Jeremy Wright's speech at the Impact19 conference
10 May 2019 02:43 PM
The Secretary of State for Digital, Culture, Media and Sport yesterday highlighted the importance of business, government and civil society working together to deliver inclusive growth.
Thank you very much and good afternoon.
This is a very important event to help us explore how business, government and civil society can work together to solve the major challenges faced by our society.
The fact that we have several Government ministers here, along with William Vereker, the Prime Minister’s Business Envoy, I hope demonstrates the attention and the significance we are giving this subject all across Government.
As society changes, enabled by the rise of new technologies, the nature of business must change too.
Businesses are increasingly recognising that they have a contract with society and that to maintain and renew this contract, they must play a part in addressing the major social issues that we all face.
The idea of social responsibility as a bolt-on option for businesses is long gone.
We are seeing so many businesses that have a social purpose at their heart.
But there is scope to do more and get greater numbers of businesses on board.
And that’s what I wanted to talk about today. How we can channel this momentum and support the scores of businesses that want to live up to the changing expectations of our society.
First, I would like to talk about partnerships.
This event is all about partnerships. Because there are some challenges that can’t be solved by Government, by civil society, or by business alone.
If we are to succeed in creating a truly inclusive economy, we need to combine all of our strengths and create a new model for solving these problems.
Using the convening power of Government, the dynamism of business and the knowledge and expertise of our civil society.
And that is what we have aimed to inspire through the Inclusive Economy Partnership.
This aims to find new ways of working together on societal issues, and to give businesses the right support and the right conditions to make big interventions.
In its first year, it focused its work on three areas: transition to work for young people, mental health and financial inclusion.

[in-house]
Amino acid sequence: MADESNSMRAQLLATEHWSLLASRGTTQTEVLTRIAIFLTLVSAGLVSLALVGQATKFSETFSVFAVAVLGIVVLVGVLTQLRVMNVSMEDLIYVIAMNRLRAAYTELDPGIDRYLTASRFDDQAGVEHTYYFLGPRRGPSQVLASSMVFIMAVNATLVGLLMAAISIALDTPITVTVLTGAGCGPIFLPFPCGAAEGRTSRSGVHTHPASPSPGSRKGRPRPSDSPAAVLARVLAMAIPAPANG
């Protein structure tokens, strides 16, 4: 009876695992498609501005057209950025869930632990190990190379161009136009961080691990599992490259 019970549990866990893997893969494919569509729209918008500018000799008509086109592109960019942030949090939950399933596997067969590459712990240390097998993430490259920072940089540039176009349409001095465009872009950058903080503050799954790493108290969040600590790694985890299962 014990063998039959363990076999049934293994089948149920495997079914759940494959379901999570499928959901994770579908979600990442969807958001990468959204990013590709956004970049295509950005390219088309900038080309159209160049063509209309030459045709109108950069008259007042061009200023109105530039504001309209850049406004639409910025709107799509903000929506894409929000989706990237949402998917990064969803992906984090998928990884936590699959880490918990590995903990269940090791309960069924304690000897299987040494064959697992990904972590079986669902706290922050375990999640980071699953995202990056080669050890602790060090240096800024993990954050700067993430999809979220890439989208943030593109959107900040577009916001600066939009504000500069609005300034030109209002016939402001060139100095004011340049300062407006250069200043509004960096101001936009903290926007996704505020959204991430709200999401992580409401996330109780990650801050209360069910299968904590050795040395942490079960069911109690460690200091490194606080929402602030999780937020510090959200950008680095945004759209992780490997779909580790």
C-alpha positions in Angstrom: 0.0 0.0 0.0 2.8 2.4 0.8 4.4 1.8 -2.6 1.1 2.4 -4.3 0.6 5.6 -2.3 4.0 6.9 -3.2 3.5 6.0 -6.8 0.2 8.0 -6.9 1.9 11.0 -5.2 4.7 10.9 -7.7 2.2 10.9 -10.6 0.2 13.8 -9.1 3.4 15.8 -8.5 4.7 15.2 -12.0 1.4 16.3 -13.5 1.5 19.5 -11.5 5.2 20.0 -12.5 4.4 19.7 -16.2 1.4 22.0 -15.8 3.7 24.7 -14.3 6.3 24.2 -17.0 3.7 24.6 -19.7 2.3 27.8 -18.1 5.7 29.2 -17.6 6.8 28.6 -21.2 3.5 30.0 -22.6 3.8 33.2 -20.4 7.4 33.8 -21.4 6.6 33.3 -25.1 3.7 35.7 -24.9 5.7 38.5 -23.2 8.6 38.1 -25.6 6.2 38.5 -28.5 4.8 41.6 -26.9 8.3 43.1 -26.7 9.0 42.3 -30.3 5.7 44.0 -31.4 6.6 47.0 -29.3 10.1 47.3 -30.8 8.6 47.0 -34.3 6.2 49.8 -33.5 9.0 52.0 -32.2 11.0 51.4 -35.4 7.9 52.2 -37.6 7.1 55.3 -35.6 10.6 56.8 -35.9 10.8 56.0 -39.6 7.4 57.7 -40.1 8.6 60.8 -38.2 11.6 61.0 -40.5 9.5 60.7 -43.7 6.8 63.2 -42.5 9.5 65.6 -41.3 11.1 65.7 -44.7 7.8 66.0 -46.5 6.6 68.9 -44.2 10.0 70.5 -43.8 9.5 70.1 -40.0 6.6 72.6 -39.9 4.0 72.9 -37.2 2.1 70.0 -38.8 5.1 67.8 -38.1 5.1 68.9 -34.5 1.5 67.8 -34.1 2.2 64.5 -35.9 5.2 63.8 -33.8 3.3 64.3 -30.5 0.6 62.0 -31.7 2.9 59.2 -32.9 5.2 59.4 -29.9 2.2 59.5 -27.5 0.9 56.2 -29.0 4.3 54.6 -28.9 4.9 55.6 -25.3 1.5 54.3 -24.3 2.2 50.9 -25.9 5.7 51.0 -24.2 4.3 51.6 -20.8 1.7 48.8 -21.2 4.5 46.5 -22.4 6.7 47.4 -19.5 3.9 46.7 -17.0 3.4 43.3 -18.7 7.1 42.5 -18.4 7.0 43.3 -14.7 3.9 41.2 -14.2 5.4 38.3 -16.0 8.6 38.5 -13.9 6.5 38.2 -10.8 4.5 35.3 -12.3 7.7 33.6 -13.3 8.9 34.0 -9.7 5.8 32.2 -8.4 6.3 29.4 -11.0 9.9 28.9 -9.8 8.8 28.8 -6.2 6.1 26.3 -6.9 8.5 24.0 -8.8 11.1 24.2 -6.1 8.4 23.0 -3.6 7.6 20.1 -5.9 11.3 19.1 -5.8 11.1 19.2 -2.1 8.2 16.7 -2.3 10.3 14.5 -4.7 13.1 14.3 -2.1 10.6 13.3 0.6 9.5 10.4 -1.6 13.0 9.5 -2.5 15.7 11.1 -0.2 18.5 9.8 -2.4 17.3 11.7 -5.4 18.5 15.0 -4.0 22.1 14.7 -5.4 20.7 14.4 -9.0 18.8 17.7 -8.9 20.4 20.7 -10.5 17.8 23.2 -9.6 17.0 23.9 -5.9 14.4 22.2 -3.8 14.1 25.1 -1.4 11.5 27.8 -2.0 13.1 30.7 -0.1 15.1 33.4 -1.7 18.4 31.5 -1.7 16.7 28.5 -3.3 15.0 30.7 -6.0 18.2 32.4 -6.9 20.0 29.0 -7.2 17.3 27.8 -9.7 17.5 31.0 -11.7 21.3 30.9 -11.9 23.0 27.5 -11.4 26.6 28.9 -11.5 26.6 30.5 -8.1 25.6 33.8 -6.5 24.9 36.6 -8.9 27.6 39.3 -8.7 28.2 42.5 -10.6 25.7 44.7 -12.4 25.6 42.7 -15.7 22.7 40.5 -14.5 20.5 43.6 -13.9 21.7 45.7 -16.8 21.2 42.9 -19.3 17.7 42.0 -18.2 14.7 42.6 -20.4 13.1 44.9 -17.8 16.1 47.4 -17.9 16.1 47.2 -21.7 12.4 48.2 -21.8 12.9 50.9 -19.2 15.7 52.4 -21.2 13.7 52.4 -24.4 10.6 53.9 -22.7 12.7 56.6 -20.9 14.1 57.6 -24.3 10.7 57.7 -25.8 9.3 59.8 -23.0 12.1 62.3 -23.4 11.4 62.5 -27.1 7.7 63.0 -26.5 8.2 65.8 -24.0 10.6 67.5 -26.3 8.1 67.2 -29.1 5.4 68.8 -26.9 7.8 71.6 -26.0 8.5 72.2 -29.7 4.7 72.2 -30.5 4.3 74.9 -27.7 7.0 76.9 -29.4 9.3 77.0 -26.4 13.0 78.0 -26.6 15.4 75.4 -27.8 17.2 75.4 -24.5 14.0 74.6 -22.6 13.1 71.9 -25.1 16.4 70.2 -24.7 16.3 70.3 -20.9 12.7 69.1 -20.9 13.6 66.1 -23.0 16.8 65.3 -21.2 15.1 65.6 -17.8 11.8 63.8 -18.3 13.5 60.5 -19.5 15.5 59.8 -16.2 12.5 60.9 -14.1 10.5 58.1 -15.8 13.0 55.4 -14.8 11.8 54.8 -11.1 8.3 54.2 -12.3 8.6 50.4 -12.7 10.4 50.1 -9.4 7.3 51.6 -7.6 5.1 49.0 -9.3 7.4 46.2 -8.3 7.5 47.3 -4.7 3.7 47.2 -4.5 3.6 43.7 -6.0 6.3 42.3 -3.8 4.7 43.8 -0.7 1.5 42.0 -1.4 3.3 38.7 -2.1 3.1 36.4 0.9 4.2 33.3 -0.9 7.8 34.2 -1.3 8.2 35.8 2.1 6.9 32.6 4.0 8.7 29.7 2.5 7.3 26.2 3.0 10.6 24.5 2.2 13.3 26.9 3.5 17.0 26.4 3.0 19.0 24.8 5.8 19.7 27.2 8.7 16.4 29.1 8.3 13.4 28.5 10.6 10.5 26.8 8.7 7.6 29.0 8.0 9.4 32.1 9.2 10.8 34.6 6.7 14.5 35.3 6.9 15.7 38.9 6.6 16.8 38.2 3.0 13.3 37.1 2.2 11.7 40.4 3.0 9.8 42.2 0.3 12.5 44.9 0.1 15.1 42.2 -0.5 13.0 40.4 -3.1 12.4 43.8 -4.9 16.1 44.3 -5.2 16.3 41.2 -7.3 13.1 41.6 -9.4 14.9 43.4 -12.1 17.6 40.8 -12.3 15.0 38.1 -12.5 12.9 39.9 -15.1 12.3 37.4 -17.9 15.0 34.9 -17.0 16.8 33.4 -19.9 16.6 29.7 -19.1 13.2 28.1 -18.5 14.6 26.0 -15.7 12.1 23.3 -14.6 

The IEP ran a Partnership Accelerator, based on these themes, offering financial support for projects that aim to tackle these issues, and brokering partnerships between social innovators and big businesses and civil society organisations.
My colleague, the Secretary of State for Business will discuss the work of the Accelerator in more detail later today, but early indications have been extremely positive.
As Oliver said, around 100 partnerships have been confirmed as a result of the programme, with an estimated 50,000 people benefiting as a result. And there is considerable potential to scale these partnerships up even further.
Looking beyond the Accelerator, highlights of the Inclusive Economy Partnership have included the Launch of Fair4All Finance, which will use funds from dormant assets to support solutions to provide affordable credit to those who need it most.
And the creation of a new West Midlands taskforce to reduce youth unemployment, inspired by IEP’s transition-to-work pilot in the region.
This is crucially important work.
And it has been heartening to me to see so many of the Inclusive Economy Partnership’s projects emerging from our world-leading technology sector.
Our technology and civil society sectors are, at their core, all about shaking up established conventions and solving problems.
You can see that in the rising number of tech for social good organisations, with the sector growing exponentially in recent years.
In the Civil Society Strategy, we committed as a Government to exploring what more could be achieved through partnerships between the technology and social sectors.
And there are many social issues where I see a role for tech firms.
Not just through meeting their responsibilities around protecting users from harm, like cyberbullying and extremist content.
But also through striving to make a positive impact on the world we live in.
One example is financial inclusion and the ‘Open Banking 4 Good’ scheme. Nationwide worked with the Inclusive Economy Partnership to launch a three million pound Challenge Prize for solutions that use open banking technology.